Mentions: The anti-centrobin antibody characterized in Fig. 1 F was used to examine the localization of endogenous centrobin in a normal human mammary epithelial cell line (76N) and several cancer cell lines (T47D, MCF-7, and Capan-1). A typical centrosomal staining pattern was observed in all the cell lines tested, with one or two perinuclear dots in the interphase cells (Fig. 2 A, g, o, and s) and a single focus at the end of each mitotic spindle in mitotic cells (Fig. 2 A, c and k). The centrobin staining pattern was similar to that of γ-tubulin, a protein known to specifically localize to centrosomes (Fig. 2 A, d, h, p, and t). An identical centrosomal staining pattern was observed in MCF10A, HeLa, COS-7, and 293T cells (unpublished data). The centrosomal staining was observed under three different fixation conditions (3.7% formaldehyde, 100% methanol, or 0.5% glutaraldehyde) and also when cells were extracted with 0.5% Triton X-100 in 80 mM Pipes, 1 mM MgCl2, and 5 mM EGTA, pH 6.8, before fixation. Furthermore, the centrosomal localization of centrobin was not affected by treatment with nocodazole (unpublished data). These findings strongly indicated that centrobin is likely to be a bona fide core component of the centrosomes (Oegema et al., 1995). Importantly, GFP-centrobin and Myc-centrobin also localized to the centrosomes in the transfected cells when they were expressed at a very low level (Fig. 2, B and C). It is notable that both GFP-centrobin and Myc-centrobin formed bundle-like structures when expressed at high levels, which is probably an artifact of high-level expression because the endogenous centrobin is expressed at very low levels and is found mainly on centrosomes (unpublished data). A truncated Myc-tagged centrobin (centrobin-C; encoding the COOH-terminal 539 aa) also localized to the centrosomes when expressed at low levels (Fig. 2 D), indicating that the COOH-terminal 539 aa of centrobin is sufficient for centrosomal localization. It is noteworthy that when Myc–centrobin-C was expressed at a high level it decorated the microtubules, which is also probably an artifact of high-level expression (unpublished data).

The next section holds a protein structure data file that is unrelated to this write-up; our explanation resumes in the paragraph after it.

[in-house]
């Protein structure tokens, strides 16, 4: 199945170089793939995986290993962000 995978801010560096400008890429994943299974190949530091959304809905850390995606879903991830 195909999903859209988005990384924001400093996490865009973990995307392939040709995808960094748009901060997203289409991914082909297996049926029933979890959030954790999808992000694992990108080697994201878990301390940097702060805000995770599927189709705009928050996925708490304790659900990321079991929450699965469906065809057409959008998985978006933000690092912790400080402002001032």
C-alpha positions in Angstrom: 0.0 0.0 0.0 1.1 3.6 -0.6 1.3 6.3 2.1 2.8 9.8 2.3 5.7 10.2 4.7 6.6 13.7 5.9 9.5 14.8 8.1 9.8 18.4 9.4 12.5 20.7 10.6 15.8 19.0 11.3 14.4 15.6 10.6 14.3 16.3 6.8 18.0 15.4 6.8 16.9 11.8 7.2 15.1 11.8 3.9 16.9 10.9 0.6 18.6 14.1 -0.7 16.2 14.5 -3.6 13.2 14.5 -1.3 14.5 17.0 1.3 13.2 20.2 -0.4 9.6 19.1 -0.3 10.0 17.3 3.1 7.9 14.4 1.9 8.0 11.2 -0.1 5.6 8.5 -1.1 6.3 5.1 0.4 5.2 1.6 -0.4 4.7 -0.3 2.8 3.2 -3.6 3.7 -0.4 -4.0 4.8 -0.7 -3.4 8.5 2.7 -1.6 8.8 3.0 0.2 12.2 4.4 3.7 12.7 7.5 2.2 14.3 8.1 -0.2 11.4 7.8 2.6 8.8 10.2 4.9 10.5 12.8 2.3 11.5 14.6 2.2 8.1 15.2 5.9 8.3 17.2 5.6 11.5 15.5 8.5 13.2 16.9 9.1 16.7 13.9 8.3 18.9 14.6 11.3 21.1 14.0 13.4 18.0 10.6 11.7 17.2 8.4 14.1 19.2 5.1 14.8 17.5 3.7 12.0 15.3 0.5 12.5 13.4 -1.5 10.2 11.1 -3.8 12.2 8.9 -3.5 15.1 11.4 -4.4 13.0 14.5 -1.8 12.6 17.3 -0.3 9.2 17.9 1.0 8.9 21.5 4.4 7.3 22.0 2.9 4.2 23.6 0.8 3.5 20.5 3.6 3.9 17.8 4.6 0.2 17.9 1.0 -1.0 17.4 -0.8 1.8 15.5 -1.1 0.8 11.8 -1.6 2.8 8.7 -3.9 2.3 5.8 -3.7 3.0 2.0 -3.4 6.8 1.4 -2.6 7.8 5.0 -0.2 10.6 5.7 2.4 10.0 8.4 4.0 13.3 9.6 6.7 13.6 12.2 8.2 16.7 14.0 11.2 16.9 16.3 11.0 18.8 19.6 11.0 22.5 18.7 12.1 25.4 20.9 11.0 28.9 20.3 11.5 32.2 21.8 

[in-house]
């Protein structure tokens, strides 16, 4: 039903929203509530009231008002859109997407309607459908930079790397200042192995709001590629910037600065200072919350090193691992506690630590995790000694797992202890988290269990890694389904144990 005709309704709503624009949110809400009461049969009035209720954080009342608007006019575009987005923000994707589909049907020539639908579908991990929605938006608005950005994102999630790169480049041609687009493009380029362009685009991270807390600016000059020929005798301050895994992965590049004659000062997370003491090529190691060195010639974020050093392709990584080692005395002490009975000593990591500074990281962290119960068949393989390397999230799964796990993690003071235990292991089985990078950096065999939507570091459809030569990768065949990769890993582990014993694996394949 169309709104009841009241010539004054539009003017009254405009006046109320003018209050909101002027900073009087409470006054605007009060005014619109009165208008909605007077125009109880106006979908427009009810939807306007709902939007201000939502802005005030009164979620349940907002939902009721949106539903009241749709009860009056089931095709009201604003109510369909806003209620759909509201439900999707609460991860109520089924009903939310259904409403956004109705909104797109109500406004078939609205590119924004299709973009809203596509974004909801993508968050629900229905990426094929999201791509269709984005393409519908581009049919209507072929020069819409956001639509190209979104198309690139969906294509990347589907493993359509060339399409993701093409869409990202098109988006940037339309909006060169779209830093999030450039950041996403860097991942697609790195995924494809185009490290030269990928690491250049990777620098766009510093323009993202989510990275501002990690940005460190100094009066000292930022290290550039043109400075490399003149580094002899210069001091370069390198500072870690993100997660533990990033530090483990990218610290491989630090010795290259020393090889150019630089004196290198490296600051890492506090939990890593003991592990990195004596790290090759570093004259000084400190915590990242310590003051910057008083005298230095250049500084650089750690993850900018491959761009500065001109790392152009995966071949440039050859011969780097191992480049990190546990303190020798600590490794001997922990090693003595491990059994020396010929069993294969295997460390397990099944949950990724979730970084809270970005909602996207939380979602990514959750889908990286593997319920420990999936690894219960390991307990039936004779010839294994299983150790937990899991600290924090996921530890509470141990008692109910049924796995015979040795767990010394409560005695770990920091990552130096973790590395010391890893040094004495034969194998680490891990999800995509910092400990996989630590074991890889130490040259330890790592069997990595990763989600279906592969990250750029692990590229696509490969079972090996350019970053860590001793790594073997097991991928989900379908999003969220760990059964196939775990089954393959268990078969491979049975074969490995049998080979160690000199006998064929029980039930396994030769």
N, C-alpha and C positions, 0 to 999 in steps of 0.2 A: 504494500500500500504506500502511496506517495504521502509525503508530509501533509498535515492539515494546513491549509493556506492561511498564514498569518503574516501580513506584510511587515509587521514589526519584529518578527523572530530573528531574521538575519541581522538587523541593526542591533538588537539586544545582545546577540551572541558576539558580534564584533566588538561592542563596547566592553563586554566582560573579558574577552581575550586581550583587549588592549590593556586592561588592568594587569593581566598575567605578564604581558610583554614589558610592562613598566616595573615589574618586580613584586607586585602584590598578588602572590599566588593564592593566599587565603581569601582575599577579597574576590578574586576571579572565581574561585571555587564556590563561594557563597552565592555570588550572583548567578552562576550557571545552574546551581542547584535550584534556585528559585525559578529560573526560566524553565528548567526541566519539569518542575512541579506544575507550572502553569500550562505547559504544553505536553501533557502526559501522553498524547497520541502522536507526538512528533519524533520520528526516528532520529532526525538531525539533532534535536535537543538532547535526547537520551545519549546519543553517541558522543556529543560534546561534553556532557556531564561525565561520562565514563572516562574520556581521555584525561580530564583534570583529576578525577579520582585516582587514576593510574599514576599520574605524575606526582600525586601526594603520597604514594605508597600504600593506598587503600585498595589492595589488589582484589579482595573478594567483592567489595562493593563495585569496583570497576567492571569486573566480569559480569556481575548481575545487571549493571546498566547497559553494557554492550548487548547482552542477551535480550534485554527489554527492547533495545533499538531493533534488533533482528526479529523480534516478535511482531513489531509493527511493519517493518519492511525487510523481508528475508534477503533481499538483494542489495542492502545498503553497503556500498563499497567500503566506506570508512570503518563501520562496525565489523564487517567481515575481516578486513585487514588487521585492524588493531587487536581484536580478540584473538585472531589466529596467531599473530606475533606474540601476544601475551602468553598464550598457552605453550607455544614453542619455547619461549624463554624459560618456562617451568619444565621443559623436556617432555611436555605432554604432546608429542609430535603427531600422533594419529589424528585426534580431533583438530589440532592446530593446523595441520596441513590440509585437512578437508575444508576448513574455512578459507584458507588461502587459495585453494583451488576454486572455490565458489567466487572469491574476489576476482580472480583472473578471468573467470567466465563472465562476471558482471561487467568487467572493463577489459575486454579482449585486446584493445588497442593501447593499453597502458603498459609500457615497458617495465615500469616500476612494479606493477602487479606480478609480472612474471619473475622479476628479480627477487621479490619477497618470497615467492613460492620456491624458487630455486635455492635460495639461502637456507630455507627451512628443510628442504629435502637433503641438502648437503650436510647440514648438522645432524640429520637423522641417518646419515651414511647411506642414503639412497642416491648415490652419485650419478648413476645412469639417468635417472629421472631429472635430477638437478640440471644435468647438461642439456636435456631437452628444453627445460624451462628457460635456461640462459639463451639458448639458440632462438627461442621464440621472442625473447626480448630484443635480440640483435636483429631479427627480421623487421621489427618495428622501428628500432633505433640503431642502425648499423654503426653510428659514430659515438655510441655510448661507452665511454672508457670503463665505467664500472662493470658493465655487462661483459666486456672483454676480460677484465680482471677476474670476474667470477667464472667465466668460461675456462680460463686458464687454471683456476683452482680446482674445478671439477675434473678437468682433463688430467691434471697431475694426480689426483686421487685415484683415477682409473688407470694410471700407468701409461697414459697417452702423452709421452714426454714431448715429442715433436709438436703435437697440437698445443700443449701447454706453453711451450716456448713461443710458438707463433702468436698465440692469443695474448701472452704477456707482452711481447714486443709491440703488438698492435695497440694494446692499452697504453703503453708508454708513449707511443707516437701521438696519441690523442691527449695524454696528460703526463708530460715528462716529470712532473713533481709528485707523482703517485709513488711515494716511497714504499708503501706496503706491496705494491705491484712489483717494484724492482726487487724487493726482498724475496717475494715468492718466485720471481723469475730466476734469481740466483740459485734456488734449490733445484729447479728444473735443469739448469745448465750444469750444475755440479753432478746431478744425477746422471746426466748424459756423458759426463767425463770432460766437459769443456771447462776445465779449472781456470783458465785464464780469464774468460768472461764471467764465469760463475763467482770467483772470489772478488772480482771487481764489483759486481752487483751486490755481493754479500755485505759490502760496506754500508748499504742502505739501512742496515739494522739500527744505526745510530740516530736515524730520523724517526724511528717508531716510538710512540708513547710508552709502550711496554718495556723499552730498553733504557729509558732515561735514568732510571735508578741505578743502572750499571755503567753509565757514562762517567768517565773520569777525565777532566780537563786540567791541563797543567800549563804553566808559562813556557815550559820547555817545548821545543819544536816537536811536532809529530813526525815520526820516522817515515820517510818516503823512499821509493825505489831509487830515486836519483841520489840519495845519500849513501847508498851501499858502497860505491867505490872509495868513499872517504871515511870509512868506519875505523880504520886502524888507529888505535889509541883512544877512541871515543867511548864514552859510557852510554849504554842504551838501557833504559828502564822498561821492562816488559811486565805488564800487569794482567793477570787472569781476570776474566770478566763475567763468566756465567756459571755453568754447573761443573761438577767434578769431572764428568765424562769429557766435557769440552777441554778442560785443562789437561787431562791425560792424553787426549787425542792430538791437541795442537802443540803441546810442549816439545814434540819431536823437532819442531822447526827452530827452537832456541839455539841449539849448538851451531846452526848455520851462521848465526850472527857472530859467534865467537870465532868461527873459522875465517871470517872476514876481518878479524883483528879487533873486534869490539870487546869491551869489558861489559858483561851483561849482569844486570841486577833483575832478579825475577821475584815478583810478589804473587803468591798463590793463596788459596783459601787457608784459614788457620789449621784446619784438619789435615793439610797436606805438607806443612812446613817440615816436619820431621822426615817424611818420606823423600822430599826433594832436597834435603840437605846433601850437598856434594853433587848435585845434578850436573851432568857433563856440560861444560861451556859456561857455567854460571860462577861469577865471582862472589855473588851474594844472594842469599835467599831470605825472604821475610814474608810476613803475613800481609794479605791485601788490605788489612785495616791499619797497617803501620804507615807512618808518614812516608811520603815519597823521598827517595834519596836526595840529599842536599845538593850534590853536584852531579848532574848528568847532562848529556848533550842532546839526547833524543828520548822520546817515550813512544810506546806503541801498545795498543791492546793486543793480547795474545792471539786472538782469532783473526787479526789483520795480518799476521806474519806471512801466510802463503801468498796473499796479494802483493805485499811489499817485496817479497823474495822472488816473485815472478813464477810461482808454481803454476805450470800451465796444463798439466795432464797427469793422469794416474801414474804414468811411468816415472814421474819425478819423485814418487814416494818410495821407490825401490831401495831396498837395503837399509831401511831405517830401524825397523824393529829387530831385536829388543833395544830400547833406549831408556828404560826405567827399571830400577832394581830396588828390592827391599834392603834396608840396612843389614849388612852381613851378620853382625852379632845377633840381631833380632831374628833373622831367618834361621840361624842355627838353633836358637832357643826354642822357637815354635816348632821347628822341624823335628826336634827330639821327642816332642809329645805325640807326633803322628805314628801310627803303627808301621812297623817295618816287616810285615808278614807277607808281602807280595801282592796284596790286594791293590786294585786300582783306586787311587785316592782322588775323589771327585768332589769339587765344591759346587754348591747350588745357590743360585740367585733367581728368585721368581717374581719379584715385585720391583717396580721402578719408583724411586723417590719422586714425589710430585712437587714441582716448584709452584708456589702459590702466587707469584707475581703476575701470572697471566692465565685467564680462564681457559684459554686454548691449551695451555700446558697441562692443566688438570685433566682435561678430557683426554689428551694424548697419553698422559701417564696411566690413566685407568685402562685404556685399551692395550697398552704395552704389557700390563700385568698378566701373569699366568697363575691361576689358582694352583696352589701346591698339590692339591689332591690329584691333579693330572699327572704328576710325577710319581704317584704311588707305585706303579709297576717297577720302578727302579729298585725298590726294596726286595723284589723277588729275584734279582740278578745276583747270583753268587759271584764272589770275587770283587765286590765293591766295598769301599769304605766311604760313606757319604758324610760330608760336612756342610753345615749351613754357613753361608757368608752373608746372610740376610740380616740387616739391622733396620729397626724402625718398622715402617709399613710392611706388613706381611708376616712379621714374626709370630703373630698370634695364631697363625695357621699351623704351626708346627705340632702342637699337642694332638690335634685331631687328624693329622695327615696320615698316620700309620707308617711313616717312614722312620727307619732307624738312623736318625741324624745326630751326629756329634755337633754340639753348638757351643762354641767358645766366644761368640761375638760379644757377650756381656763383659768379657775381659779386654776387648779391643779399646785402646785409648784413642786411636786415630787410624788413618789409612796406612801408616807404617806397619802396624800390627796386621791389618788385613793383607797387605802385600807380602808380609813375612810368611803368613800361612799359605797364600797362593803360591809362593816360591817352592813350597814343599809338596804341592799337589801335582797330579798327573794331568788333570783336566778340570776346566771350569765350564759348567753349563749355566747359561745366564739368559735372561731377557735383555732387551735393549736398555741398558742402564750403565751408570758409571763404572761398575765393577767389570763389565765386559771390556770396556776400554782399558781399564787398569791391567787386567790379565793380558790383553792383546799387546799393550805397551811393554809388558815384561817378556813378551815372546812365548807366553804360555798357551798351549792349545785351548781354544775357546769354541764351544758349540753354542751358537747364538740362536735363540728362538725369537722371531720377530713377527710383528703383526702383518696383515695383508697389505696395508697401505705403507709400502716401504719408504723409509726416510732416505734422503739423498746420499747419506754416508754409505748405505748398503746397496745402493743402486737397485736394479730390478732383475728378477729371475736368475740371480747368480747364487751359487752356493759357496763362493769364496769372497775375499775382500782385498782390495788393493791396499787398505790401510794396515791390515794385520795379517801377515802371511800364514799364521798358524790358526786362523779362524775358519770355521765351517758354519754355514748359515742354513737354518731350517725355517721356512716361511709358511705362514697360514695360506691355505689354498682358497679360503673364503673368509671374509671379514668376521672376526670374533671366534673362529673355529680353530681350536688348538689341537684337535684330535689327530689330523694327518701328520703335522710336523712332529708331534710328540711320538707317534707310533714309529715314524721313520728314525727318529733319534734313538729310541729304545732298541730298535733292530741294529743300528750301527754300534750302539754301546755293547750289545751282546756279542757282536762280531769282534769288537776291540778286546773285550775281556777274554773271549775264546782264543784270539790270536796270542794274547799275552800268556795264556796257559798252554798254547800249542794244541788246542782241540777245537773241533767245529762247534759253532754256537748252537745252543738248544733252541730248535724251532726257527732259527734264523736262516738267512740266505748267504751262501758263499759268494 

Bottom Line: In this study, we have identified centrobin as a centriole-associated protein that asymmetrically localizes to the daughter centriole.The silencing of centrobin expression by small interfering RNA inhibited centriole duplication and resulted in centrosomes with one or no centriole, demonstrating that centrobin is required for centriole duplication.Furthermore, inhibition of centriole duplication by centrobin depletion led to impaired cytokinesis.

View Article: PubMed Central - PubMed

Affiliation: Department of Medicine, Division of Cancer Biology, Evanston Northwestern Healthcare Research Institute, Northwestern University Feinberg School of Medicine, Evanston, IL 60201, USA.

ABSTRACT
In mammalian cells, the centrosome consists of a pair of centrioles and amorphous pericentriolar material. The pair of centrioles, which are the core components of the centrosome, duplicate once per cell cycle. Centrosomes play a pivotal role in orchestrating the formation of the bipolar spindle during mitosis. Recent studies have linked centrosomal activity on centrioles or centriole-associated structures to cytokinesis and cell cycle progression through G1 into the S phase. In this study, we have identified centrobin as a centriole-associated protein that asymmetrically localizes to the daughter centriole. The silencing of centrobin expression by small interfering RNA inhibited centriole duplication and resulted in centrosomes with one or no centriole, demonstrating that centrobin is required for centriole duplication. Furthermore, inhibition of centriole duplication by centrobin depletion led to impaired cytokinesis.

Show MeSH
Related in: MedlinePlus